Sir When a country provides its citizens with public services directly and does not have the resources for the required investments, then it contracts public debt, registers it as such, and collects tariffs and taxes from the citizens to service it. But, when instead a government decides, for whatever reason, to have the private sector perform that public service on its behalf, as for instance supplying electricity, then no public debt is recorded, notwithstanding that their citizens still have to pay for it and which all results in governments being able to keep society’s long term obligation with its private public service provider off the books. Yes, someone could argue that it is not really a public debt as no one is really forced to use electricity but, come on!, that argument assume that all the society could stop using electricity. As is, every time an Argentinean turns on a light at home, he is unknowingly helping to service a public debt that though never formally accounted as such, is a very real de-facto public debt and, in his particular case, mostly a foreign one.

One of the things we should expect from any good accounting is that it allows us to make valid comparisons, in the case of the private sector between companies and, in the case of the public sector, between countries, but, in this case, how do you compare France and the UK?.

Another problem with not recording the true societal debts and therefore the true societal costs is that the government starts to loose track of its real weighted average cost of funds, something we are taught to quite handy when having to select what projects to carry out.

Today instead of investing so much effort looking for the exact worldwide convergence of the accounting standards for the private sector, we citizens might do much better looking for some better approximates for our public sectors.

June 20, 2006

Mama Mia what a mountain of debt!

Sir, Zachary Karabell and Dan Chung in their “Alive and well under a mountain of debt”, June 20, look to provide comfort to the holder’s of the American’s Consumers Debt portfolio, and they are not doing such a god job.

First they draw our attention to some figures that even though they themselves do not seem too very upset about them (American stiff upper lips?), makes it hard for an ordinary reader to refrain from letting out a Mama Mia! Against a total market value of assets of $52,000bn, which includes the value of homes, they tell us American consumers owe $11,500bn. This whooping amount is not invested in a very well diversified portfolio either, as most of the income of the debtors and the value of the assets given in guarantee depend on the state of the US economy, which, to add salt to injury, is quite a prolific public debtor itself.

To top it up, the authors find their main ray of light in that “the world is awash with labor which combined with favorable demographics in the developing world, means that inflation should trend lower and rates more likely to be 2 per cent than 6 per cent the coming years” which only implies that they expect foreigners to keep on working hard in order to reinvest their surpluses in this portfolio at bargain rates. If so, they need to be reminded that this does not repay the American consumer’s debt, this does just postpone the day of reckoning.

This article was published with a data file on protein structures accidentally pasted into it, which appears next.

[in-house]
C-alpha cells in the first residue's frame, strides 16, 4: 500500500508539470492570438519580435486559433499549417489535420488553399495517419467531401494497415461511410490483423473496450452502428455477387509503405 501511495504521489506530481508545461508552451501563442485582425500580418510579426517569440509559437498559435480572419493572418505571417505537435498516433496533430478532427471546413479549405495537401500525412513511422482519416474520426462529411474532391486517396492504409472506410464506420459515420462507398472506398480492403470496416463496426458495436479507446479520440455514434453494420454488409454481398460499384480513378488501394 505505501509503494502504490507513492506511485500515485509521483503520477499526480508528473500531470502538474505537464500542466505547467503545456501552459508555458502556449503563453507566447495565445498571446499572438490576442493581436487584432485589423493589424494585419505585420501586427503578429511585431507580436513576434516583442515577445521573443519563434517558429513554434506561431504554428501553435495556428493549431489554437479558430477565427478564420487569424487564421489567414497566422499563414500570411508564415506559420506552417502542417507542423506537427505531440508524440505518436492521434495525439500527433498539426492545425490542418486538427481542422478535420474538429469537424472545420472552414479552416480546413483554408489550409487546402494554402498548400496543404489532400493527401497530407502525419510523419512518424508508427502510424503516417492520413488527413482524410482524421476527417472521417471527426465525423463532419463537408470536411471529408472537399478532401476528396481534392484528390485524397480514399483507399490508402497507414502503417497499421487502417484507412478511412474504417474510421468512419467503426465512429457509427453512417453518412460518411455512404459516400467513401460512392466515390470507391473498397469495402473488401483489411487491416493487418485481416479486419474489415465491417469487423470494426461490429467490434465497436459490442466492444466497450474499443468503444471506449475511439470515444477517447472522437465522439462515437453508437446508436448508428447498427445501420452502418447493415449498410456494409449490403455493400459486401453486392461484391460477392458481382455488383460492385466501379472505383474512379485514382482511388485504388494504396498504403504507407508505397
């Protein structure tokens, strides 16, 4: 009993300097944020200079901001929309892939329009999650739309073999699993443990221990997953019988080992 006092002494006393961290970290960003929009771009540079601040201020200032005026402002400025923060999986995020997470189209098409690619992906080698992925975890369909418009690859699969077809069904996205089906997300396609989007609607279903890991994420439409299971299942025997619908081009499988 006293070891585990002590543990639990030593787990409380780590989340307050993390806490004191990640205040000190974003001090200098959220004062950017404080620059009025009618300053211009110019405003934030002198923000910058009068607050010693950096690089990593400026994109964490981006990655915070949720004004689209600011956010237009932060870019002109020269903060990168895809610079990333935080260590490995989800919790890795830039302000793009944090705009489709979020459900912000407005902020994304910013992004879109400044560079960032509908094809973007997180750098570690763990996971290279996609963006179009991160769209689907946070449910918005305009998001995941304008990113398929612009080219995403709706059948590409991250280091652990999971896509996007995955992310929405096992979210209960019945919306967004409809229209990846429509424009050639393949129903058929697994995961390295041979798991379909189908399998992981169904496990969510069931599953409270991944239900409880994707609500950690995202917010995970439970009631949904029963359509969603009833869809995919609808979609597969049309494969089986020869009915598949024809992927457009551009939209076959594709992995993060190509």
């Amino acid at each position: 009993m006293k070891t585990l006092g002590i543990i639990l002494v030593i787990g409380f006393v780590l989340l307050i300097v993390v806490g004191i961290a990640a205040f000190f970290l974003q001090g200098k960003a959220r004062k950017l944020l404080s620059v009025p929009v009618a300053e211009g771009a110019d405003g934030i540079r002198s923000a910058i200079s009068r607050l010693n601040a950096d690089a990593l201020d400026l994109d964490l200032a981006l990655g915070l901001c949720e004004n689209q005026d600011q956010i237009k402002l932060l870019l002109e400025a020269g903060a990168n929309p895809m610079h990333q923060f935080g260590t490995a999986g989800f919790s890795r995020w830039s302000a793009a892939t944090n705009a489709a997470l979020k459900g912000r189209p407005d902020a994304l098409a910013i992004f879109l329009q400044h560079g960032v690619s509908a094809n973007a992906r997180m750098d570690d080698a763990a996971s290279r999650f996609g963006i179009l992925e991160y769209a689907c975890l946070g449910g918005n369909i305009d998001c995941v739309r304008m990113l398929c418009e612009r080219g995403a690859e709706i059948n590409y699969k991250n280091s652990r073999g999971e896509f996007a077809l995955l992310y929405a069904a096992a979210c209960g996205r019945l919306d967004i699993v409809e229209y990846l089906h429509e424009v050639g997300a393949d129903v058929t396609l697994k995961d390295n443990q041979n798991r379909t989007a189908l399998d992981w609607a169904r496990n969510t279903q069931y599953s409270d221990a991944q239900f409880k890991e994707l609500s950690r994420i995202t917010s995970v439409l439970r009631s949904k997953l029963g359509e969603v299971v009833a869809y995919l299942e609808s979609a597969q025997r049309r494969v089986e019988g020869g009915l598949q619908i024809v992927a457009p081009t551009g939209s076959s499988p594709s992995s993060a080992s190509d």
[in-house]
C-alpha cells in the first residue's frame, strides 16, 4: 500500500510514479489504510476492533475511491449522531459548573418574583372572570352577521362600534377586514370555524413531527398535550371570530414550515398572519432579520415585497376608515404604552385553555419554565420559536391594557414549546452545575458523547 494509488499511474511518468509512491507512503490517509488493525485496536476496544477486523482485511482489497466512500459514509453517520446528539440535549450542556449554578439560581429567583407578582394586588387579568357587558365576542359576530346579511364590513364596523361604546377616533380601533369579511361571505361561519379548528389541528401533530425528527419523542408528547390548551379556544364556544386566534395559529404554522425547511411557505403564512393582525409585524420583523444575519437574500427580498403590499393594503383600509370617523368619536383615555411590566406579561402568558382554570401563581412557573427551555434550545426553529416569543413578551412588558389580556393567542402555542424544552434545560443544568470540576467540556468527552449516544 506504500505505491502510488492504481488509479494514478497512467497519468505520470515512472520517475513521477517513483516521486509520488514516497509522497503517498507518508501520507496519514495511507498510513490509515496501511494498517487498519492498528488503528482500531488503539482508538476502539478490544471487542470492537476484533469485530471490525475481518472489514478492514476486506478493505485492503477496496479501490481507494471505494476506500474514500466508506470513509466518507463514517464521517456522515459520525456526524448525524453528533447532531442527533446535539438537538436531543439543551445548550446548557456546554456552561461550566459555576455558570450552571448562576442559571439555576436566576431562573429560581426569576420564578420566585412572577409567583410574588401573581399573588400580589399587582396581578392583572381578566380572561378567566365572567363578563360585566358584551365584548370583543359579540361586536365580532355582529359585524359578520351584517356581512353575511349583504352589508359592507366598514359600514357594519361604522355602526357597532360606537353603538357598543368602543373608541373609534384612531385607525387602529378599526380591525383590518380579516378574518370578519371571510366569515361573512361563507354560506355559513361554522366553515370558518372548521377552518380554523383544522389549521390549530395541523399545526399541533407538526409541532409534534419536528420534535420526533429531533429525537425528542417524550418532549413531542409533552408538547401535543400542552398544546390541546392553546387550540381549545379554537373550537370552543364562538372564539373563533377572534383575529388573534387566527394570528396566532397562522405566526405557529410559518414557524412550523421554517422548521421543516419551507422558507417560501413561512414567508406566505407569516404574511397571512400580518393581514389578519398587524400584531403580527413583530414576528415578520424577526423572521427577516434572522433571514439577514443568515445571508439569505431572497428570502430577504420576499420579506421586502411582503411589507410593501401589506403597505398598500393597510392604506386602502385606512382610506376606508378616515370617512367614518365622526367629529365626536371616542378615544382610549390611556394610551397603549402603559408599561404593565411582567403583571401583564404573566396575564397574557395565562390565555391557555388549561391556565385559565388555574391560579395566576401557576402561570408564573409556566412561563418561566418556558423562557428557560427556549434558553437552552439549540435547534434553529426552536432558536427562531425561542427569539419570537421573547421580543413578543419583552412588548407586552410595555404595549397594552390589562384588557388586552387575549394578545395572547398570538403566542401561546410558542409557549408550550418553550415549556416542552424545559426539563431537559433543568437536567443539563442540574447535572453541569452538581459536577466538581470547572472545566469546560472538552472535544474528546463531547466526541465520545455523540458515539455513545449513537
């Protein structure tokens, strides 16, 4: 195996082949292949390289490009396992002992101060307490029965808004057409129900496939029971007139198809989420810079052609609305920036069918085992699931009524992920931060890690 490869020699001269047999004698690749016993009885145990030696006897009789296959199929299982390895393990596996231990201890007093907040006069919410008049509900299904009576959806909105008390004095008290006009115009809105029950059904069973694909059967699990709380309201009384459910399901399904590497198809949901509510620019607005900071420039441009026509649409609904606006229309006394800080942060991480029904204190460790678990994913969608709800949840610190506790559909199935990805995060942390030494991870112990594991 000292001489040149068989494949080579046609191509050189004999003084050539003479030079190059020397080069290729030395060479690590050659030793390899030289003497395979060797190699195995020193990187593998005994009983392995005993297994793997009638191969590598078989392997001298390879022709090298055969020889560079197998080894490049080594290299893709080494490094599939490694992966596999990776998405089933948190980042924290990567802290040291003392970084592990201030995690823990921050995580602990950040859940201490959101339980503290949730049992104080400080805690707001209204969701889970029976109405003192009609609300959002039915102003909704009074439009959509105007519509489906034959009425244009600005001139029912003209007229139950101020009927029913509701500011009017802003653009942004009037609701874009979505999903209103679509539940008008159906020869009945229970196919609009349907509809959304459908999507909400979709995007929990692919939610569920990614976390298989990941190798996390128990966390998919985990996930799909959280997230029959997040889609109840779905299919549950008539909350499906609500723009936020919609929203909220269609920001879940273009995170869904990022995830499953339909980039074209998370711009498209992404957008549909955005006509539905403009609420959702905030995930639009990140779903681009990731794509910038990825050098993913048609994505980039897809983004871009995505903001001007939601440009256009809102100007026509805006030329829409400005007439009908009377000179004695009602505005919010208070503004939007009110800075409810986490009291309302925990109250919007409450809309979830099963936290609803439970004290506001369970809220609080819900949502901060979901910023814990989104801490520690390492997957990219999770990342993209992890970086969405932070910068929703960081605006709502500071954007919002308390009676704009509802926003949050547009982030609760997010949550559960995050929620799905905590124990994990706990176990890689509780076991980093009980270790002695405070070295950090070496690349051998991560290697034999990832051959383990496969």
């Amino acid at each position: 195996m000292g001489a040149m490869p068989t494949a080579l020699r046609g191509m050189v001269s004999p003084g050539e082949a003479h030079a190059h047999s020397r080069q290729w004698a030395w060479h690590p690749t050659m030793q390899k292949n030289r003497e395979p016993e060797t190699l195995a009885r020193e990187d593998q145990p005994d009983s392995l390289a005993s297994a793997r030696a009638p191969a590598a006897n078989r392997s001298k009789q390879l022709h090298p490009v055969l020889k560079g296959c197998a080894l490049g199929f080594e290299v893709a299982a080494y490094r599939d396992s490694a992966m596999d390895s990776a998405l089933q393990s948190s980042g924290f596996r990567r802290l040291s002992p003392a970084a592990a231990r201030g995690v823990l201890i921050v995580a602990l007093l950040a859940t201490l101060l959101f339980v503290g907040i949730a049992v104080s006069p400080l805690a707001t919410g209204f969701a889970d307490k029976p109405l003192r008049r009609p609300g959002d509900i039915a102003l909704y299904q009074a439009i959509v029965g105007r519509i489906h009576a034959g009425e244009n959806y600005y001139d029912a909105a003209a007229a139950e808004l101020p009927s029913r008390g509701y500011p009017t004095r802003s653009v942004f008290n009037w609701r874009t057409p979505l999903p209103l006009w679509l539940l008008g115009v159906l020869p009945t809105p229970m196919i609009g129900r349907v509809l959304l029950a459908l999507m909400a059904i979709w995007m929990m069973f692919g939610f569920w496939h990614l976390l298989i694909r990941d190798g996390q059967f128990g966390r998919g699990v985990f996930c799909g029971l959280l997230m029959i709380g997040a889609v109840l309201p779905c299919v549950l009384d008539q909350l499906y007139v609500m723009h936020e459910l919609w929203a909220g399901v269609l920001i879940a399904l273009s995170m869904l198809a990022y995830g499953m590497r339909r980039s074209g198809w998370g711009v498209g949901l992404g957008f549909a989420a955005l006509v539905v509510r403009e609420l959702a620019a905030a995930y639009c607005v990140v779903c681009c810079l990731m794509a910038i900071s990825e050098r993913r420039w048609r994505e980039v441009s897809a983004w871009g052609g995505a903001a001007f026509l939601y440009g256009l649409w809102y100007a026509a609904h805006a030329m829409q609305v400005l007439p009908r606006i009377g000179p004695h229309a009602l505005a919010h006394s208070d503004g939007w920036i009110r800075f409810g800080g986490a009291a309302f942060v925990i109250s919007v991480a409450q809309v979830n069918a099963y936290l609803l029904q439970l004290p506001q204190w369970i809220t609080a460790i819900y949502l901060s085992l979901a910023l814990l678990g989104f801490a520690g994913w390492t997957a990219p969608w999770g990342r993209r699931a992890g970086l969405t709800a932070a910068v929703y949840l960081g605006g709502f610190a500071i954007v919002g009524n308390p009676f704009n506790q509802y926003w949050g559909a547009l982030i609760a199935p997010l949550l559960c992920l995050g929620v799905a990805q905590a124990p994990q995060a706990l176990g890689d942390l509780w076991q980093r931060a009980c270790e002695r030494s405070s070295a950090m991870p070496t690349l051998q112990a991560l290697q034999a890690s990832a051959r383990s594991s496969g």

Finally the authors refer twice to Poor Richard, which is also quite surprising given the topic as all we can remember he said in reference to debt is that “Industry pays debts, while despair increases them.”



Al Gore’s crusade against global warning is not yet warm enough!

Sir, Al Gore’s crusade for a better environment has now an official web site http://www.climatecrisis.net/. The site includes a long list of recommendations on how citizens could help, where we find all the standards like driving less and recycling more but also requests to shift up gears and go for planting a tree and refraining from eating meat, since cows are one of the greatest methane emitters.

Unfortunately in the list we cannot find a “write to your Congressmen and ask for a tax on gas (petrol)", which by cutting that demand that consumes one of every seven barrels of oil in the world just on American roads and highways, would be the best and most concrete evidence of really wanting to help out the environment… and also the American economy at large.

As a result we have to conclude that Gore’s crusade has not yet warmed up enough.

June 19, 2006

With or without strawberries the basket might still not matter

Sir Wolfgang Munchau in “Why they take the strawberries out of the basket”, June 19, states that “the purpose of monetary policy . . . is to maintain the purchasing power of fiat money” and of course we all know he is wrong, since it is much more than that.

But when he then enters his very interesting discussion on core and headline inflation, developed to take care on timing differences and avoid knee jerk reactions, either for technical or political reasons (perhaps just another difference in timing) he also seems to ignore that the basket is just a bureaucratic product, designed to follow the cost of living for an average consumer, and as such, it might still, with or without strawberries, not be able to assure us that the fiat money is not loosing its purchase power.